Note:  If you have difficulty imagining a stream and leaves, I recommend using a variation of the exercise.  Instead of the leaves and stream, try imagining a clear bubble in space instead as there will be less detail to try to imagine.  The rest of the exercise is similar, by letting the bubbles float around and away in space, as the leaves on the stream float around and downstream.

 5-4-3-2-1 Mindfulness (5-10 minutes): The purpose of 5-4-3-2-1 mindfulness is for the participant to pay attention to each of their five senses, one at a time.  By giving attention to our senses, we practice having complete awareness of the present moment.  Paying attention to the present moments may help reduce anxiety, reduce rumination of thoughts and help you feel grounded.

  • Pay attention to 5 things visually: Visual cues may be accessories on a person; Items in a yard; items in a room; items in a car; textures and patterns of a plant or tree or an animal.  If I am in a room I like to look at what I haven’t noticed before.  We are looking at the fine details such as the pattern of the carpet, location of door stops, location of outlets, patterns of ceiling tiles, and sometimes even something as a big as a bookshelf goes unnoticed if we are not being mindful.
  • Pay attention to 4 things you feel: You can pay attention to the feeling of your clothing, shoes, jewelry, accessories, temperature of the air on your skin, textures, padding of carpet or hardness of floor, softness of grass, plushness or firmness of seat, couch or bed.
  • Listen for 3 sounds you can hear
    What sounds do you hear when you sit still and listen deeply for 1-2 minutes?  Extra credit if you can challenge yourself to hear more than 3 sounds!
  • Identify 2 things you can smell

Describe the smells to yourself.  If you do not smell much at all, you can use essential oils, perfume, deodorant, candles, food items or anything else that might provide you with nice smells.  Pay attention to all sensations you get from the smells including any emotions.  Play around with descriptions of smells.  Use nouns or verbs to describe the smell.  If you were to market the smell, how would you advertise it in one line?

  • Identify 1 thing you can taste

What is the texture like?  What is the taste like?  What part ofyour tongue can sense the flavors?  What are the sensations of chewing the item?  Does your mouth water?  What is the texture of the food items if it is something you swallow?  Did the taste or sensation change from start to finish?  Did the taste or flavor become stronger or weaker over the duration of the exercise?  What is the after taste like?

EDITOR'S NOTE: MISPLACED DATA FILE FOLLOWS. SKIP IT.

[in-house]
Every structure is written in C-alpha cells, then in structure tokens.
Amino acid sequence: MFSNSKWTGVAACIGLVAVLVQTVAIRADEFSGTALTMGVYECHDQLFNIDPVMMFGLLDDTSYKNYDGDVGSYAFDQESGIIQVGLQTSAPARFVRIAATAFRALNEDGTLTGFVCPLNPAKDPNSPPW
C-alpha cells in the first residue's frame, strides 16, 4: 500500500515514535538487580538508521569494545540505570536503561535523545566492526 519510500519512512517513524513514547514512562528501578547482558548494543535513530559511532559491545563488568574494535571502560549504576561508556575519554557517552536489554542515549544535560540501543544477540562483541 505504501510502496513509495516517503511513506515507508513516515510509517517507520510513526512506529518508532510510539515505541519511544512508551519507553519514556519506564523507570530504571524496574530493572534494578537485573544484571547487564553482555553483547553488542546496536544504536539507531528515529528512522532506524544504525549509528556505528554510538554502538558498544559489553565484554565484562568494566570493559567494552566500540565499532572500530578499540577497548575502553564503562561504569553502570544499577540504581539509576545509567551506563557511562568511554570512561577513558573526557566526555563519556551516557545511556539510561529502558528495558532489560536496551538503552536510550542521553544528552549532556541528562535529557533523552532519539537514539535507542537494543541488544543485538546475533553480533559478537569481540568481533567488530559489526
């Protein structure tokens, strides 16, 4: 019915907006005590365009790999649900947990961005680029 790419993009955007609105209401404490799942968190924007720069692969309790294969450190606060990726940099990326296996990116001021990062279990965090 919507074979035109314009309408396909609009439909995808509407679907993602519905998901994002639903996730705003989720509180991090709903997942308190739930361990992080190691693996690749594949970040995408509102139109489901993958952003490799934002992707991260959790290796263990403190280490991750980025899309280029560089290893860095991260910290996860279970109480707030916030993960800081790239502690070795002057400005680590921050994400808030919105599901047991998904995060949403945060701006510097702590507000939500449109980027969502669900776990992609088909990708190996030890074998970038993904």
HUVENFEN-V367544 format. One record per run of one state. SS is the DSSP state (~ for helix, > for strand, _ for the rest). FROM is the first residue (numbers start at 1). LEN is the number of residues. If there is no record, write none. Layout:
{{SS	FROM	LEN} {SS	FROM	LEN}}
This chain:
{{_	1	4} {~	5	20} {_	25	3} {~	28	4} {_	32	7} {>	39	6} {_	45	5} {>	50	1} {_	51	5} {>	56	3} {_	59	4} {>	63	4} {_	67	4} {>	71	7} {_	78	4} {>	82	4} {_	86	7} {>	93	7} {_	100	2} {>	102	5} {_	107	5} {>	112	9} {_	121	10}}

Exercise (10- 30 minutes): Exercise can serve many purposes in helping us cope during difficult situation.  Exercise can serve as a distraction.  Exercise helps us to practice deep breathing and increase our intake of oxygen.  Exercise can also produce endorphins, which are hormones that help us feel better.  However, not all exercise is equal as a coping strategy.  Some exercise or sports may increase our stress if there is intense competition.  I recommend choosing exercise that can lead to relaxation, calmness and a sense of achievement post-workout.  Examples of calming exercises may include aerobic exercises like running, biking, swimming or elliptical machines.  Yoga is another great option to increase the heart rate, and yoga forces us to pay attention to our body position and our breath, bringing us into a state of mindfulness.  For people who have not been active, you can simply go for 30-minute walk outside, working to increase your heart rate.  To make things even more enjoyable you might be able to find a regular group to workout with such as a walking club or a running club.  Please seek approval from your primary care physician or any other medical professional you work with prior to starting a new exercise routine.  For further reading on the benefits of exercise for mental health please visit click here for a blog on additional benefits of exercise

Shifting our intention to using coping skills in a conscious manner can be empowering for our overall health.  As stated in the article above I recommend practicing the skills with a therapist if you are experiencing high levels of stress, depression, anxiety, grief or other interpersonal conflict or emotional difficulties.

We would love to hear from you – what are your go to coping skills?  Did you try any of the skills listed above? What were your results?  If you would like to learn additional coping skills or would like to create a more customized plan to suite your individual needs, please reach out to a PrairieCare location near you.

Jason Griswold, LICSW is an outpatient therapist for PrairieCare in Woodbury, MN.  Please visit the Woodbury page for information about scheduling an appointment with Jason: